"This went better than I thought it would," says Hai Lam, reclining on a chair at the end of a team-building session involving a pack of wolves. "I was a little bit nervous. They're wolves, you know?"
Hai is deep in thought about the lessons of the day. Even though he's no longer an LCS League of Legends captain, he's still hungry for new insights on leadership and teamwork. He could be forgiven for putting those questions behind him. Shotcalling for Cloud9 is no longer his problem, after all, and he did more than his share over the years to help lead the team to becoming one of the premier eSports organizations in North America. But even if he's moved on, he's still trying to learn and grow as a leader and mentor. But the puzzle, he admits, is that leadership is in many ways unteachable.
"People always ask me how I learned how to shotcall. How did I learn how to lead? And it's really hard to be taught. You either are a leader, or you really, really aren't," he says. "You can try to be taught, and you might be effective at it, but it's not something where I can tell someone, 'Hey, this is what you need to do.' It's just something that you have or you don't."
The Jung warrior
Nothing made more of an impression on Hai than learning about Jungian archetypes: The underlying personalities that, in some views of human nature and psychology, dictate our approach to life. It broadly breaks people down into four categories: Kings, Wizards/Magicians, Warriors and Lovers (that last category is probably less horny than you think, having more to do with aesthetic and sensory appreciation).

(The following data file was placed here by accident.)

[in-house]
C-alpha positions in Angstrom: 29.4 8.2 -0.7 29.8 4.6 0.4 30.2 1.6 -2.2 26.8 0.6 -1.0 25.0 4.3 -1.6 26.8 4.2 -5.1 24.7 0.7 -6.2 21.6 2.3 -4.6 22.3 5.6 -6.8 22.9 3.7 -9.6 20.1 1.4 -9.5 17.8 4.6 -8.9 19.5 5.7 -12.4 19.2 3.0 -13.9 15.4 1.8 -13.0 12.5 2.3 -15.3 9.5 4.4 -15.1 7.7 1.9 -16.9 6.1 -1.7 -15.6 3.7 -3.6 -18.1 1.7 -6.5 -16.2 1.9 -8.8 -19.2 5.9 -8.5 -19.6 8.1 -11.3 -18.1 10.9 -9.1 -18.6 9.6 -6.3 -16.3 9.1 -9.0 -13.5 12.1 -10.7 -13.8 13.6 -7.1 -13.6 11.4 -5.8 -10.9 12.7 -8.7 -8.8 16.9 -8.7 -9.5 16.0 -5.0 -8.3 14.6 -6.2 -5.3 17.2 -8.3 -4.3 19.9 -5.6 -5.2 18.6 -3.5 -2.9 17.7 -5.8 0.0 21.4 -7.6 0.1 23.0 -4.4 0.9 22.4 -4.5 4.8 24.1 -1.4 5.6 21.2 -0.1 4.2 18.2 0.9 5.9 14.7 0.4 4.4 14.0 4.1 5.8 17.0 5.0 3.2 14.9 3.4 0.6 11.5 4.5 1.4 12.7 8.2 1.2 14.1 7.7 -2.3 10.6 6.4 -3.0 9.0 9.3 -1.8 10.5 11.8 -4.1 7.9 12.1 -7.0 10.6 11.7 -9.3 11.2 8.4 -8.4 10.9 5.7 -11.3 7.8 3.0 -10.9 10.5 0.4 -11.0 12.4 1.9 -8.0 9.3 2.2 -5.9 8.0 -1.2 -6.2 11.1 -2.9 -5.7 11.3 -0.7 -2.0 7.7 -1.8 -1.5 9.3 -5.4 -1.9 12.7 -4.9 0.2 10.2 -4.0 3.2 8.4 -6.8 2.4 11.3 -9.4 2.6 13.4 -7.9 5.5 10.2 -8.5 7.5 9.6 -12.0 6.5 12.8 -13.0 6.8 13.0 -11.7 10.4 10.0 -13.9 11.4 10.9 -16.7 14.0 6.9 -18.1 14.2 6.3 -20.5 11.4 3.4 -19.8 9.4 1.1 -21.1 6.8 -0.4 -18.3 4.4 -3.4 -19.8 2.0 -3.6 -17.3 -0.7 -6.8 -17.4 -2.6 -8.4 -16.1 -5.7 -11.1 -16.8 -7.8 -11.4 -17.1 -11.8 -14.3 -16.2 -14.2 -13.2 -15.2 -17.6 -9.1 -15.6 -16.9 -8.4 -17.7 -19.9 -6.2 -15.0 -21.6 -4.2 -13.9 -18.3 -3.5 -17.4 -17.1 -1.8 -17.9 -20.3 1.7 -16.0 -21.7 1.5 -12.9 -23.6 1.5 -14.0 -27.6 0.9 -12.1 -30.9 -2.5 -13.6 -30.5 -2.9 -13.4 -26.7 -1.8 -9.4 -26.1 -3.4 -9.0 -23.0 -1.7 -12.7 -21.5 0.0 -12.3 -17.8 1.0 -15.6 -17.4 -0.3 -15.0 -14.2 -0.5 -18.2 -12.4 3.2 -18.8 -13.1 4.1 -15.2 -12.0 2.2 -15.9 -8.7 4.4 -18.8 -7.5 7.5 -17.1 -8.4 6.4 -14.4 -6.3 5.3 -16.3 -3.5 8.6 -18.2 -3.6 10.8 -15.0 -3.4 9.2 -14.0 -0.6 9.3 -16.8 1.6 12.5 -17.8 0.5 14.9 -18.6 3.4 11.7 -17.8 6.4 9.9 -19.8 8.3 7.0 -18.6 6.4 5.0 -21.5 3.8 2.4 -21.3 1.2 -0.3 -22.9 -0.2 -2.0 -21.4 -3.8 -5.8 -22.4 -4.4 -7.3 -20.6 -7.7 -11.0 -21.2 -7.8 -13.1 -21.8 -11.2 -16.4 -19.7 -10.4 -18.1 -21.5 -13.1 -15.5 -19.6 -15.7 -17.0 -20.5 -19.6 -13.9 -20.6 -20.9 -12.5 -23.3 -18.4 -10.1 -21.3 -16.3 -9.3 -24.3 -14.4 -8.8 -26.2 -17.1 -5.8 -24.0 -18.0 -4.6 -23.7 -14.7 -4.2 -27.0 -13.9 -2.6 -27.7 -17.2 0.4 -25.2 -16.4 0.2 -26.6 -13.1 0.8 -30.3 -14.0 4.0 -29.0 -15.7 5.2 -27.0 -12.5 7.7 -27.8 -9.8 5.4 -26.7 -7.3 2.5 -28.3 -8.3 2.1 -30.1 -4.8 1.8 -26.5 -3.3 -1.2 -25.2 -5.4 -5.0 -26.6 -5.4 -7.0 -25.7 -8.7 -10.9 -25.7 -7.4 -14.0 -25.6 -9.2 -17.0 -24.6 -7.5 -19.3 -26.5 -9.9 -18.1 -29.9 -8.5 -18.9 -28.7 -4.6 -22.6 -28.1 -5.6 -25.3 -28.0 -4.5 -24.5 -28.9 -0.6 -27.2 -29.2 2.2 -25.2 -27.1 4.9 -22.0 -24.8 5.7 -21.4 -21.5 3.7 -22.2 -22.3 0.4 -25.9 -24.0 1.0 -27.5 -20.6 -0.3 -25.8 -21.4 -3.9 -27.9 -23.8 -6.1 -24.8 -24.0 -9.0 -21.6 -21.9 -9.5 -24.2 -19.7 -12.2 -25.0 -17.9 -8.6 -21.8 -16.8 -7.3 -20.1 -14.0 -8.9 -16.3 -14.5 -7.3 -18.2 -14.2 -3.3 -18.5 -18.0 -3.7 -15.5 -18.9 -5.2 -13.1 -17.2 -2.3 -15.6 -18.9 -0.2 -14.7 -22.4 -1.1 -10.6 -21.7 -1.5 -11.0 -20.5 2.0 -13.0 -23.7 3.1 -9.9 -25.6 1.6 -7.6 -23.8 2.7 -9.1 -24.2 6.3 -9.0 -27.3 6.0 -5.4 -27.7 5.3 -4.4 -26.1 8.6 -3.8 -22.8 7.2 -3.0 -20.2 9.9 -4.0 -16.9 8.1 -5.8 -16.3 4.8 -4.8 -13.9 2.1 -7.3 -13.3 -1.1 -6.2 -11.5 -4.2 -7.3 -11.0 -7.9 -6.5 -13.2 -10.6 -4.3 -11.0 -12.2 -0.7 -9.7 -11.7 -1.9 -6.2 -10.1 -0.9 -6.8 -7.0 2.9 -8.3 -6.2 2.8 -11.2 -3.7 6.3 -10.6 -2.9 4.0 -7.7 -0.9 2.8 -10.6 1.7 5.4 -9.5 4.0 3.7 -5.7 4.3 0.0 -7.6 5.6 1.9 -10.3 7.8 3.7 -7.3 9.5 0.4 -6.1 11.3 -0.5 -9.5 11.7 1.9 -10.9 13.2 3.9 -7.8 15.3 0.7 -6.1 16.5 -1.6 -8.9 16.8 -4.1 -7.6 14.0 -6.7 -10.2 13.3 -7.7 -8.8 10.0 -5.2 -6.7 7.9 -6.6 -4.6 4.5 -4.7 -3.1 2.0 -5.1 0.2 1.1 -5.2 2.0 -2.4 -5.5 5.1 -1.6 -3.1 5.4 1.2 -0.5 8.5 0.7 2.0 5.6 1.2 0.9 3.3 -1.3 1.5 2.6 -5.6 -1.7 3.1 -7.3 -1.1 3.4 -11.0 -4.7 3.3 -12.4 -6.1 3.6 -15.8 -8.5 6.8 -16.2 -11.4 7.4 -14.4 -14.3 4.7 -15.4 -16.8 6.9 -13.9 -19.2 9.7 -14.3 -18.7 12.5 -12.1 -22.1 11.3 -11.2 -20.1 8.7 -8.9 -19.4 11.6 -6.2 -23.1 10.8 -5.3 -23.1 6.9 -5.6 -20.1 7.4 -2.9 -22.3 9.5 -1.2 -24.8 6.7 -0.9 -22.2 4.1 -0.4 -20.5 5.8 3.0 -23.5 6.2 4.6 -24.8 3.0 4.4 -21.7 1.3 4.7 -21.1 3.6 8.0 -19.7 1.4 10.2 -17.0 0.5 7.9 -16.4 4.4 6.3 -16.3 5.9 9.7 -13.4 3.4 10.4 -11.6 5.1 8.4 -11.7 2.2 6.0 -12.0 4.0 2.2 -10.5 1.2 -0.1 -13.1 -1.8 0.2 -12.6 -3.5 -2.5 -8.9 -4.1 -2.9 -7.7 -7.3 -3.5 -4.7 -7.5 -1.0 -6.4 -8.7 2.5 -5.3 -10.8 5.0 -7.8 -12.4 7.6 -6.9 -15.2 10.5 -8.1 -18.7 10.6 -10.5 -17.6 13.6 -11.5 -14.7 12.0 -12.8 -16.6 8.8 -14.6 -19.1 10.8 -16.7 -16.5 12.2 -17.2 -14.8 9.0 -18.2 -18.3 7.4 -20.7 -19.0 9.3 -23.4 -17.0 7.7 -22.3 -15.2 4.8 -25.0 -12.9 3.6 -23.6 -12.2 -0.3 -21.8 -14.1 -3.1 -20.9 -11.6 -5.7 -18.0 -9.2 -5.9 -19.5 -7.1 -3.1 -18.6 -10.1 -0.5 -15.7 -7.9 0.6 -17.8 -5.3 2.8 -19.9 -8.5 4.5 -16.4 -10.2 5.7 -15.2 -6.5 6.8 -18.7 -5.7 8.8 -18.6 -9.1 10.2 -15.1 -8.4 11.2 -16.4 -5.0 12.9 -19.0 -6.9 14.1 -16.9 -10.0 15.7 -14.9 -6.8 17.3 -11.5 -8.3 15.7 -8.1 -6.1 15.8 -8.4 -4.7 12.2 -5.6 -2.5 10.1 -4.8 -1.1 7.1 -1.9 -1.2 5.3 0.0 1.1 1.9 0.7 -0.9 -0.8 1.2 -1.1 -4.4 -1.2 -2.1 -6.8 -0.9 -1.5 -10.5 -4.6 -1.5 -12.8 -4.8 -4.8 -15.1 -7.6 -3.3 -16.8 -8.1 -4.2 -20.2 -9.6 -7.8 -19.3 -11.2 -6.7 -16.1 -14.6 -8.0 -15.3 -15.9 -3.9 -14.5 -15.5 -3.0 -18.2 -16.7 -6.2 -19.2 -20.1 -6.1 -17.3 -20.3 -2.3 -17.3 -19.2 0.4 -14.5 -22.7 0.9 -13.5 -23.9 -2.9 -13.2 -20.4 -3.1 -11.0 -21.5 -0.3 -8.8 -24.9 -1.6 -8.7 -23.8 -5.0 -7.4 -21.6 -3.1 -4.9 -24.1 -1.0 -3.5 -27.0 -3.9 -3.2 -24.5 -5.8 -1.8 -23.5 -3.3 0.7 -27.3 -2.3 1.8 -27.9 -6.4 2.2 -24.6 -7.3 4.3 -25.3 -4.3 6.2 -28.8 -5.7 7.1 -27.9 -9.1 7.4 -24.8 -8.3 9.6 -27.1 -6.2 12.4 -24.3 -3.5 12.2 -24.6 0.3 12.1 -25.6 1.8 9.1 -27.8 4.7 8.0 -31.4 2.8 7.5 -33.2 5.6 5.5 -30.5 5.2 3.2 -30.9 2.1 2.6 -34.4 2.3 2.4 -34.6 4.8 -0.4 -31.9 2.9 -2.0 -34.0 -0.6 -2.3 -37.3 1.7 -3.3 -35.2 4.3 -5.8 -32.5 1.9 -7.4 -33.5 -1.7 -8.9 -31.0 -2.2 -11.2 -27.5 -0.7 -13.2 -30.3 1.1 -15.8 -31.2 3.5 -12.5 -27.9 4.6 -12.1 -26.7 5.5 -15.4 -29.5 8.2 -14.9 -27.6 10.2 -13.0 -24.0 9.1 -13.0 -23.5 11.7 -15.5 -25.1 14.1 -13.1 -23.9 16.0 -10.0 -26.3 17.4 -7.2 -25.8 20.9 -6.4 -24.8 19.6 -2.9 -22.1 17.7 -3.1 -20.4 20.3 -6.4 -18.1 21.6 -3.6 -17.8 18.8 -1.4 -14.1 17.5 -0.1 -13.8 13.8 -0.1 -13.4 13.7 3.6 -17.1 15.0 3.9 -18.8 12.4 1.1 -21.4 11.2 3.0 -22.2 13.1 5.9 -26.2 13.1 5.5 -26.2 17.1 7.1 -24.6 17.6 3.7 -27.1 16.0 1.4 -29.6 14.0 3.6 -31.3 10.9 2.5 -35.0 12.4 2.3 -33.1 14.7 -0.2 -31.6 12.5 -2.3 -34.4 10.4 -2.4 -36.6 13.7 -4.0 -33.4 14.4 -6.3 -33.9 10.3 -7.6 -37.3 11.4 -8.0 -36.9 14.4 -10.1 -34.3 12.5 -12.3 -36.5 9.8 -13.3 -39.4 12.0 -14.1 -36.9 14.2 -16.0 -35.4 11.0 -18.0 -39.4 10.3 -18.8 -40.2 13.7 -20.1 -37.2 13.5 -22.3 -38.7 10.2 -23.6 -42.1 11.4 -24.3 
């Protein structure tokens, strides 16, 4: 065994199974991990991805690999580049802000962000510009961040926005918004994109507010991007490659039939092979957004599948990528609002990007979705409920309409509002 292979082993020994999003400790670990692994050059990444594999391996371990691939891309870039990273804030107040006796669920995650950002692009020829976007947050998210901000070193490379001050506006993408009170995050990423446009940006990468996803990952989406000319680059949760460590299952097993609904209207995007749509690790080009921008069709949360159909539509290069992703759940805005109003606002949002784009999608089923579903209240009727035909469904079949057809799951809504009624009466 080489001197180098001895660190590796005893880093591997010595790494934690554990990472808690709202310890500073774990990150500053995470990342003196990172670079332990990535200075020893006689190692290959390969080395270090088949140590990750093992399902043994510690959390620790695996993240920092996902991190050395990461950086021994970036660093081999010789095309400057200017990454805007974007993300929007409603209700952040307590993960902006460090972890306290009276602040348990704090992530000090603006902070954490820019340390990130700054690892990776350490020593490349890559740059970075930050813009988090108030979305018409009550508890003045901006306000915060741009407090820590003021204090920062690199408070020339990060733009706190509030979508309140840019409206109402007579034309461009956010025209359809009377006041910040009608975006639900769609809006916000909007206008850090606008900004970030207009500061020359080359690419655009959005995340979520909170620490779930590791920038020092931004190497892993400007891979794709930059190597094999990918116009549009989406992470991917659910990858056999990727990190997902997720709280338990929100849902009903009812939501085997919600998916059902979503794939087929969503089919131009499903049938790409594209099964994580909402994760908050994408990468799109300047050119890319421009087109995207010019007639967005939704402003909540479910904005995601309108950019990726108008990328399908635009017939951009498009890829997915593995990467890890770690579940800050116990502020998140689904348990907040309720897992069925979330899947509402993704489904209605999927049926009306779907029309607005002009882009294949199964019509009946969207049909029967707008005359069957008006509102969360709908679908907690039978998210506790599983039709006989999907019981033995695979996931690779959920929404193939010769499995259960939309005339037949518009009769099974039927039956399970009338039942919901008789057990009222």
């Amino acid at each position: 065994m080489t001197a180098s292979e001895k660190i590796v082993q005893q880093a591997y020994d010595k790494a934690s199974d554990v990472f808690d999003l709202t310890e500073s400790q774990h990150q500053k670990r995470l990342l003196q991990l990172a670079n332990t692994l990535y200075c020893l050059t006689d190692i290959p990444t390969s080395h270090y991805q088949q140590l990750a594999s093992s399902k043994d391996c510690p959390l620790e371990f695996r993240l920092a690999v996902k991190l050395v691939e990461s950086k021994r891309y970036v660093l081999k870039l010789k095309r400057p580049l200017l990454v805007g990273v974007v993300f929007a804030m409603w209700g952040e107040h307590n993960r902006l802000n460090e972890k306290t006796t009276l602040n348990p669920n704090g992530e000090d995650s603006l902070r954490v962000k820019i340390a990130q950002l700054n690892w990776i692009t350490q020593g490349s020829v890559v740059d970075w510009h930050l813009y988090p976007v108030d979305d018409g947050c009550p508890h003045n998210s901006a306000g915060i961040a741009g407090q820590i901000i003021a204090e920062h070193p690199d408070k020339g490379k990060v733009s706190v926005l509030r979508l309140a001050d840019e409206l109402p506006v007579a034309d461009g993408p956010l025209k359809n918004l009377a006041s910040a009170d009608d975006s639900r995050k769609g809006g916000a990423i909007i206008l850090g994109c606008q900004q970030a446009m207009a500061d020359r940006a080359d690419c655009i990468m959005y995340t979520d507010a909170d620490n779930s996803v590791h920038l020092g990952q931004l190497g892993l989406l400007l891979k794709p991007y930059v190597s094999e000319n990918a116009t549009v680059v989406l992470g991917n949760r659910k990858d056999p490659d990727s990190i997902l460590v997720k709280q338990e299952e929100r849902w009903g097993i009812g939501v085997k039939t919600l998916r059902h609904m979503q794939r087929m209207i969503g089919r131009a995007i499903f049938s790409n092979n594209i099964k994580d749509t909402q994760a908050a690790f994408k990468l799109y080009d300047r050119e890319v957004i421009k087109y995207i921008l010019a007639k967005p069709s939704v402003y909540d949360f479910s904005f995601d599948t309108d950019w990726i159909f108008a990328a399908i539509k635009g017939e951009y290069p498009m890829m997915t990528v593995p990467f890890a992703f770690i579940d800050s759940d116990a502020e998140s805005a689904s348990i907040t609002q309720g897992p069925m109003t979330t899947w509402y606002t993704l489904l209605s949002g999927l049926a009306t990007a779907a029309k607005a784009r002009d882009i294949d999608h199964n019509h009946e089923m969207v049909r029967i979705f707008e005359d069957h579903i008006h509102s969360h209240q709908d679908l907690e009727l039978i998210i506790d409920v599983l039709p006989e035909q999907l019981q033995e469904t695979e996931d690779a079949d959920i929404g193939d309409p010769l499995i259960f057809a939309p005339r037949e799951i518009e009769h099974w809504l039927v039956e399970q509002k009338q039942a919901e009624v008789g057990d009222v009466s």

It's a concept that Hai hadn't heard before, but he found the Warrior archetype so resonant that he keeps returning to this newfound Jungian framework as a source of illumination.
"That's something I hadn't heard before. To me that shows that there are things everyone needs to work on. There is no perfect person. And that personality mapping shows that I do need to work on making sure to keep in mind what other people need," he says. "Because warriors are charging upfront, they just go and don't wait. They're impatient. And that's definitely a trait I would consider that I have."
It's something that Hai wrestles with. Even in conversation, he's quick-witted and slightly distracted, practically answering questions before they've been asked. It's not just that Hai talks fast, it's that he thinks fast and is always in a rush to get to the next thing.
It's not necessarily a virtue, he admits.
"I am pretty impatient when it comes to people and things. Like if they don't understand that right away, I don't have very much patience or compassion for them," he says. "But I need keep in mind that everyone is different and everyone needs different things to succeed. And whether or not they people are slower or quicker than me [shouldn't] matter as long as everyone does succeed."
Being the alpha
Impatience is not a desirable trait, even if it's sometimes idealized as a hallmark trait for identifying leaders, Hai says. It's a lesson paralleled by the wolfpack structure, one of nature's highest performing teams whose function is widely misunderstood and misrepresented, according to the Apex Protection Project — a wolf conservation and rescue organization that helped introduce Hai to the animals.